They say you become a "native" Charlottean when you have lived here 20 years. For people who have worked in Charlotte's culinary circles since the late 1980s, they have seen it all. Restaurateur and native Parisian Thierry Garconnet is one such person. And Garconnet uses all that he learned in Charlotte's better dining halls -- from Café d'Artist (ironically located where the admissions office to Johnson & Wales University currently stands) to Pastis and Toscano -- to shower his customers with good food and attention at his Terra.
As another European hybrid (this one French and Italian) Terra bends an intimate space, only 40 seats, into a neighborhood restaurant along the lines of something you'd find on the Upper West Side of Manhattan. But, this is not exactly a high-density neighborhood. Rather, Terra is located in Charlotte's premier zip, 28207, in tiny Eastover, a neighborhood that has been engulfed by the better known and adjacent Myers Park. Nevertheless, this part of town is populated with finicky and demanding clientele -- traits that were probably honed over generations of having the best food in town.
Terra first opened in November 2006 with another owner. After a few weeks of neighborhood disappointment, the owner decided to return to Connecticut and sell Terra -- name intact -- to Garconnet who had also looked to open a restaurant in this space. Myers Park/Eastover, however, is a challenge intimately familiar to Garconnet, who quickly worked out the flaws. His staff consists of people he has worked with for a decade or more, and the kitchen is headed by his friend Chef Chad Beckerink who has also been in Charlotte's better kitchens: Myers Park Country Club, Pewter Rose and Zebra.
Terra's streamlined menu features refined, yet somewhat inventive French and Italian fare, which changes with the whims of the season. The risotto dish and the seafood change daily. The wine list is short, too; well chosen, but not cheap. Terra is a true bistro, but unfortunately that term has been overused and misappropriated, and its uniqueness in the hierarchy of restaurants has been blurred. Terra's menu features items that are familiar and well-executed -- classically modern eurofare, which includes, but does not emphasize, pastas. The dishes here -- either French or Italian -- meld the flavors of those respective cuisines with refreshing vigor.
Garconnet, both gracious and charming, greets everyone personally and attends to the dining room. The dining room is so small that the specials sell themselves: "I want what she's having," exclaimed the woman at the next table as our server delivered the head-turning risotto special dotted with large diver scallops.
The kitchen's knack for seafood is also delectably revealed in two appetizers. A large bowl of bistro-styled steaming mussels arrives in a bath of white wine accompanied by a paper cone of hand-cut fries. (I tried to compliment Garconnet by saying they tasted Flemish. The response was a Gallic "Mon Dieu" pause. I guess there is a reason they are called French fries -- and we'll leave it at that.) In any case these are possibly the best fries in town. For something a little more experimental, try the carpaccio du jour, especially if it is octopus. The carpaccio is a delight: the embodiment of rarely achieved octopod tenderness. Normally, only the Greeks can achieve this kind of melt-in-your-mouth feel by slamming the poor creature against the sides of buildings, but here the meat is marinated, seared, finely sliced and dressed with olive oil.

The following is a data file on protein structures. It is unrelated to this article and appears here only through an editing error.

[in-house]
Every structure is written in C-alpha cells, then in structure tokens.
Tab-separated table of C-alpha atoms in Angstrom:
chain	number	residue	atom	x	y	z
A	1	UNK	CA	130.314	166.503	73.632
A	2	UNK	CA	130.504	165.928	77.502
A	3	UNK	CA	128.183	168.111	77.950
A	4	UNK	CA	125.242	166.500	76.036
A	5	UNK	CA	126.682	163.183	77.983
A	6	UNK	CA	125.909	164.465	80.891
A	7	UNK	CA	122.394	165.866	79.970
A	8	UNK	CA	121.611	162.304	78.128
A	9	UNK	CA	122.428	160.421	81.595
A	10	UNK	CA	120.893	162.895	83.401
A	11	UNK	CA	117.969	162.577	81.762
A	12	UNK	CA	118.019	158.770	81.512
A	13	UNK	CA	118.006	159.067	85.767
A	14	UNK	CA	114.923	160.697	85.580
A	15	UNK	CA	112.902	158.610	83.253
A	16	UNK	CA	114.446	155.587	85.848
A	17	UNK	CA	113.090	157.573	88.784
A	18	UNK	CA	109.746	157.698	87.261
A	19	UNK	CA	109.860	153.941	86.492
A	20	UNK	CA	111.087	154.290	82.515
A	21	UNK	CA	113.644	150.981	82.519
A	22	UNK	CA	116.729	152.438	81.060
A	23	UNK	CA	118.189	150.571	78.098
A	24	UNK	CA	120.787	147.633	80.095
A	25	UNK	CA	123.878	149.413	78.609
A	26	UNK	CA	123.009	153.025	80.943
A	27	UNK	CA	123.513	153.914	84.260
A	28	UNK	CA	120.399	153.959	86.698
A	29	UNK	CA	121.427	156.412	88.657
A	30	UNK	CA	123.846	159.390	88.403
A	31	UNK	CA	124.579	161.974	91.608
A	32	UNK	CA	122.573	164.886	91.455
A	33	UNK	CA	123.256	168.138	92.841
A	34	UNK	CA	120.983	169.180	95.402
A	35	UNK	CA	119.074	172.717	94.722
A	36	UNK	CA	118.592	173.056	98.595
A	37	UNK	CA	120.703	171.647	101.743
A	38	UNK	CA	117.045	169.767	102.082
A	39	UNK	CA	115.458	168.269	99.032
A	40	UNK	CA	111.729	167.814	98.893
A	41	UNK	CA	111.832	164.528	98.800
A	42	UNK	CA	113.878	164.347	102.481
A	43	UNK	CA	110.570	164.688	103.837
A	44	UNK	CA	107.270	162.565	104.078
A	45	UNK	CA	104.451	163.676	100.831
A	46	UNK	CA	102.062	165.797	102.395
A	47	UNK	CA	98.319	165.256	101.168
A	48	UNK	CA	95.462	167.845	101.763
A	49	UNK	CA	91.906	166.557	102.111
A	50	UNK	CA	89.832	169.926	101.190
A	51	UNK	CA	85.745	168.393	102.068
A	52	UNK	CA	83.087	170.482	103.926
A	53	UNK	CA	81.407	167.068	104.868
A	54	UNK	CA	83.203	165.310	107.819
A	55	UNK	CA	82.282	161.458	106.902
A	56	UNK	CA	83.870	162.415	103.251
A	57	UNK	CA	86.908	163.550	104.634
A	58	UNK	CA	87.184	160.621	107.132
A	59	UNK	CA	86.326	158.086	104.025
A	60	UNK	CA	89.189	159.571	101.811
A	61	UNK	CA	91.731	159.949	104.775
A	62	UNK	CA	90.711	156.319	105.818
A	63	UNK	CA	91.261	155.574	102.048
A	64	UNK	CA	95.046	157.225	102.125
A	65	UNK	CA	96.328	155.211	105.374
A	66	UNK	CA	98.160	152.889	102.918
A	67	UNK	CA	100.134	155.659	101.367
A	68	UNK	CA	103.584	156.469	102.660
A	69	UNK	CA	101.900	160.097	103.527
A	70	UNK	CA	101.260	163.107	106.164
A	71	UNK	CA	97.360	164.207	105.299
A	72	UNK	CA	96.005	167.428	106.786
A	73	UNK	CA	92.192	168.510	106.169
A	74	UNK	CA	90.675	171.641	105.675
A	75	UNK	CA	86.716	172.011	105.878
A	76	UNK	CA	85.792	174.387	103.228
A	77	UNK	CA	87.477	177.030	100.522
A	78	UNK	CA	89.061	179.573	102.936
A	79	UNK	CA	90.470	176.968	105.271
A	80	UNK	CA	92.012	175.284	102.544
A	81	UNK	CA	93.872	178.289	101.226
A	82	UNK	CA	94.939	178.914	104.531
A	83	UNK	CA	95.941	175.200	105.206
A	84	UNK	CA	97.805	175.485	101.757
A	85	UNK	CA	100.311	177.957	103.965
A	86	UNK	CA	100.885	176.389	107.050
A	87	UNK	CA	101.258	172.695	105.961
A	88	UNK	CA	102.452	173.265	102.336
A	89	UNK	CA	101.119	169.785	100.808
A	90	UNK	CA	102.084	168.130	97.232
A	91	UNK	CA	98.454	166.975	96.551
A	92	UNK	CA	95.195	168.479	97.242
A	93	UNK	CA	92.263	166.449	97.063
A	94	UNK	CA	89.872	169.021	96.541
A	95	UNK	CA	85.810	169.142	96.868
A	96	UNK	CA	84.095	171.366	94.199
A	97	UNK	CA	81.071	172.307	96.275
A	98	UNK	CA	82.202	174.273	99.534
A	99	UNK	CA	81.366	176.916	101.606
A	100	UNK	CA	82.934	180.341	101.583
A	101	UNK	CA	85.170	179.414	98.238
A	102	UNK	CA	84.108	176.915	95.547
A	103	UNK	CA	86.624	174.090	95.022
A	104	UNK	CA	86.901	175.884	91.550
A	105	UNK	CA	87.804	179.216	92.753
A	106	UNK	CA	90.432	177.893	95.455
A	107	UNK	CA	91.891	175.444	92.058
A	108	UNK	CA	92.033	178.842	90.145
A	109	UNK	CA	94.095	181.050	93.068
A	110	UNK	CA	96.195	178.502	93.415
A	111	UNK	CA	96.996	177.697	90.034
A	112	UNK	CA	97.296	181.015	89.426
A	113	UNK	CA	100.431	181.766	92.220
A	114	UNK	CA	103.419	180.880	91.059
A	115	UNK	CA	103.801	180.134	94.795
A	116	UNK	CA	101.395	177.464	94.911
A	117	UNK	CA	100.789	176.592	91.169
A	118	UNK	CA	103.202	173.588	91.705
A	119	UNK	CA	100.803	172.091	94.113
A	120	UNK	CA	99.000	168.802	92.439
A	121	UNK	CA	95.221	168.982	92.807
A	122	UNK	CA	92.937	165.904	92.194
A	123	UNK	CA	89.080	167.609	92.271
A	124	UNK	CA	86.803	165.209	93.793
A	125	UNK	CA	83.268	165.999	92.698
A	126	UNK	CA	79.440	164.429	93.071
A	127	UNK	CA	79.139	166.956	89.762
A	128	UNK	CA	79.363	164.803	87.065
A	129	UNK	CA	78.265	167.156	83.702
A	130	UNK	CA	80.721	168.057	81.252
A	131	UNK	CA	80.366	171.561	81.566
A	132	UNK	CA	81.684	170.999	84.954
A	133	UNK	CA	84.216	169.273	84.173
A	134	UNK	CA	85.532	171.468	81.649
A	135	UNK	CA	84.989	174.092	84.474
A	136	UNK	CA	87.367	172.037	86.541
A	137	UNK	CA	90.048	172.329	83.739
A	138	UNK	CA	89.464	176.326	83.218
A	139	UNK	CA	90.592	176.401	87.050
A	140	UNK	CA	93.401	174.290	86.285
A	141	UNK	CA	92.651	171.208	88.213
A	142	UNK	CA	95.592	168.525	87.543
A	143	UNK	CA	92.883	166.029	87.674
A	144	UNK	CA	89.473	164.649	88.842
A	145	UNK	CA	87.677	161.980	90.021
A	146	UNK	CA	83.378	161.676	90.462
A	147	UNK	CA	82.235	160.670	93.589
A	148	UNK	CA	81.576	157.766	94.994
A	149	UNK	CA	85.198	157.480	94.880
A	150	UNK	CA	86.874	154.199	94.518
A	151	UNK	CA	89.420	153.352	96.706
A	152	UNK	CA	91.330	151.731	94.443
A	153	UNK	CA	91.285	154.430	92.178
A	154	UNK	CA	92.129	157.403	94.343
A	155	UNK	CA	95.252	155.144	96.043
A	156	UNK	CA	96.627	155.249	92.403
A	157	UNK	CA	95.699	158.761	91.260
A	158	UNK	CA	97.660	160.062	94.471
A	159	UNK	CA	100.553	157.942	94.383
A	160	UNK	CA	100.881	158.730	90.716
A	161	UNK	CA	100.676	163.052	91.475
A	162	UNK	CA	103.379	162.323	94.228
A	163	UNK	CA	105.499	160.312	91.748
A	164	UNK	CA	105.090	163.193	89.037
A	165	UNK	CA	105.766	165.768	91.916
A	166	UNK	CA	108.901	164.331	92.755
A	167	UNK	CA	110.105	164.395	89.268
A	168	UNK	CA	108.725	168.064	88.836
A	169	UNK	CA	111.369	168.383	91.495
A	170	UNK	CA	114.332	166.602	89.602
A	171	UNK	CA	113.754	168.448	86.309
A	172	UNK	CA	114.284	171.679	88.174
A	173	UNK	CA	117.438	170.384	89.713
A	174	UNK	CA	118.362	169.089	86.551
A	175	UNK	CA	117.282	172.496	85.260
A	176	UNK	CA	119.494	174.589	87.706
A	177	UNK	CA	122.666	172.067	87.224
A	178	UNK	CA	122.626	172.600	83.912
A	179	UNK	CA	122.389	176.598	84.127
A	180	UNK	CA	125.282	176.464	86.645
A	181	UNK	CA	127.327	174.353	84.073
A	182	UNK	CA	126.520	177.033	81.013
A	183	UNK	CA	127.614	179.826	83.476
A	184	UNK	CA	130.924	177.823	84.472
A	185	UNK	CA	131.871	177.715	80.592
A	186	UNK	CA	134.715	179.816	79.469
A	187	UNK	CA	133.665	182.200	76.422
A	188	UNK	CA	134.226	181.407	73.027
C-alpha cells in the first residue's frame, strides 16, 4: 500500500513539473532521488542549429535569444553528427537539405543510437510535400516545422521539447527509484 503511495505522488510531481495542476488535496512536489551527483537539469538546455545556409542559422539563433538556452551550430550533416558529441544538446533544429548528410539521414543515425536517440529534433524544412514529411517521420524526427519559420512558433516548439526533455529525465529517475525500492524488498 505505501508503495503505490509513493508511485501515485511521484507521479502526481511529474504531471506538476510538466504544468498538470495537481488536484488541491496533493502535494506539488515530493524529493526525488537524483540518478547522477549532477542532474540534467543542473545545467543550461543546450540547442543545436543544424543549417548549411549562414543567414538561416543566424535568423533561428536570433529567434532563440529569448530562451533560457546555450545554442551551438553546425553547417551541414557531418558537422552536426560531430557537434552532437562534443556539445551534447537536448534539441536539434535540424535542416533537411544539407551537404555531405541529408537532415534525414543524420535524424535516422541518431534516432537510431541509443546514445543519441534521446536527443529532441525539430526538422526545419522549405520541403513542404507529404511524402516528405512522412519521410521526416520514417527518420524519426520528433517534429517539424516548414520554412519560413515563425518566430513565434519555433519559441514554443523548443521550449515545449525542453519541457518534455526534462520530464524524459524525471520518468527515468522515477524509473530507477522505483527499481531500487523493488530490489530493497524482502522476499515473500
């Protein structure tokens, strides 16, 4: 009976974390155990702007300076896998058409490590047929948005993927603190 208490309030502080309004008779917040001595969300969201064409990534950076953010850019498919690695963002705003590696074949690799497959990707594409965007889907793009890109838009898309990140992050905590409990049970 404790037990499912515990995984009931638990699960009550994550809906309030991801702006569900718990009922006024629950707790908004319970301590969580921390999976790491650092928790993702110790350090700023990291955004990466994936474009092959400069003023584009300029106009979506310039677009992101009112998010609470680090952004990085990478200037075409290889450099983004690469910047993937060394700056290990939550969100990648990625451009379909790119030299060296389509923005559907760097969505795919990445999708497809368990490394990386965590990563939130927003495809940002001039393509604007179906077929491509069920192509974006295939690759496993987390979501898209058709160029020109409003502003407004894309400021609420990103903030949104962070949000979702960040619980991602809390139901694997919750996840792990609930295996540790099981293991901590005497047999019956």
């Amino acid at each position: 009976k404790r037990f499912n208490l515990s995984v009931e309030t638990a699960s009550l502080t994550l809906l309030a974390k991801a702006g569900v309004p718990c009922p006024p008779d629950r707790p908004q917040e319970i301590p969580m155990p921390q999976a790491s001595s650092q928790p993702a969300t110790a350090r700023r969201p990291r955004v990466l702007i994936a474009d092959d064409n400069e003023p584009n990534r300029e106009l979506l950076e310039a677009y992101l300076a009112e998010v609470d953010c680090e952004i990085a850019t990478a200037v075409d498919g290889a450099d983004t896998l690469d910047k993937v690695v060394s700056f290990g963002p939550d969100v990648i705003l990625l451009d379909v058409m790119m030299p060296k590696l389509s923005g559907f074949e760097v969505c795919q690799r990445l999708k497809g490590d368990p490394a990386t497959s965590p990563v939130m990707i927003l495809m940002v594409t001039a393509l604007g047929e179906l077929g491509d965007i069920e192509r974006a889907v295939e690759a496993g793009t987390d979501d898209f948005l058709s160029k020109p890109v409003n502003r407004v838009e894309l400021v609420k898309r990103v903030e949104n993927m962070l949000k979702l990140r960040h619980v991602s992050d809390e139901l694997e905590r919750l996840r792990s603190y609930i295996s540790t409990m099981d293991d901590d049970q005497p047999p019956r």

The kitchen at Terra abounds with more good food. A couplet of salads, perfectly composed with straight-from-the-garden greens, is complemented with either goat or Roquefort cheese. One lamb entrée is offered two ways: lusciously rare urban lamb chops paired with an echo of rustic braised lamb cannelloni on a leek fondue. Desserts, all house-made, are equally satisfying, especially the classic French apple tart.
Entrée prices range from the teens to the high 20s with some items at market price. But this is the kind of place where you can do some apps and a bottle of wine on the patio or a full-blown meal depending on your appetite. "I am not fine dining," insists Garconnet, and in Charlotte, who would want to be pigeon holed "fine dining" which, in this town, translates as "special occasion" rather than any occasion. You can see he understands the area well.
With Charlotte's decade-long predilection for grandiose, multi-million upfit chain restaurants with size "00" hostesses whisking customers through sprawling, frenzied dining emporiums, Terra feels like the proverbial breath of fresh air: a favorite restaurant from another era when a great restaurant meant big flavors served in a welcoming environment. My first reaction, and lasting impression, of Terra is relief.
On Tuesday, June 26 at 6 p.m., The Levine Museum of the New South will present "Global Dish: Children of Abraham," with a dinner and discussion about the region during the time those religious traditions took shape. The event will be led by Davidson College's Dr. Jonathan Berkey, Professor of History. I will be there to speak about Charlotte's Middle Eastern cuisine connection. Cost is $25 for Museum members; $30 for non-members. For reservations call 704-333-1887 ext. 501. The series is presented in partnership with the Mayor's International Cabinet; sponsored by Creative Loafing.
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